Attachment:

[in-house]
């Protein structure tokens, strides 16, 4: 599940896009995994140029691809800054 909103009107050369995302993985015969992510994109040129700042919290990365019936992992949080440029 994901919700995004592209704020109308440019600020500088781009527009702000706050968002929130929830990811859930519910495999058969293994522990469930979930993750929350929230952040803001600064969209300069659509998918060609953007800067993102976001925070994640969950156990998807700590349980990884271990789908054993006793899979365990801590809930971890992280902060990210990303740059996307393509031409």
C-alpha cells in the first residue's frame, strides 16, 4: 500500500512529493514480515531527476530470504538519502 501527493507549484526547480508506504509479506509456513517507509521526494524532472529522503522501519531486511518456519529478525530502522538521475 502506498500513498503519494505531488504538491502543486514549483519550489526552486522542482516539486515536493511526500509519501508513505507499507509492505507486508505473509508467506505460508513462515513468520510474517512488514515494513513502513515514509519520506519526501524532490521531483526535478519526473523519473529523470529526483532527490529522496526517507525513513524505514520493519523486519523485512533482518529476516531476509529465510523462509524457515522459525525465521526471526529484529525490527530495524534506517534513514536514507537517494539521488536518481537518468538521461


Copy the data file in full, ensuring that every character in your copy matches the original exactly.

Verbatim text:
[in-house]
């Protein structure tokens, strides 16, 4: 599940896009995994140029691809800054 909103009107050369995302993985015969992510994109040129700042919290990365019936992992949080440029 994901919700995004592209704020109308440019600020500088781009527009702000706050968002929130929830990811859930519910495999058969293994522990469930979930993750929350929230952040803001600064969209300069659509998918060609953007800067993102976001925070994640969950156990998807700590349980990884271990789908054993006793899979365990801590809930971890992280902060990210990303740059996307393509031409």
C-alpha cells in the first residue's frame, strides 16, 4: 500500500512529493514480515531527476530470504538519502 501527493507549484526547480508506504509479506509456513517507509521526494524532472529522503522501519531486511518456519529478525530502522538521475 502506498500513498503519494505531488504538491502543486514549483519550489526552486522542482516539486515536493511526500509519501508513505507499507509492505507486508505473509508467506505460508513462515513468520510474517512488514515494513513502513515514509519520506519526501524532490521531483526535478519526473523519473529523470529526483532527490529522496526517507525513513524505514520493519523486519523485512533482518529476516531476509529465510523462509524457515522459525525465521526471526529484529525490527530495524534506517534513514536514507537517494539521488536518481537518468538521461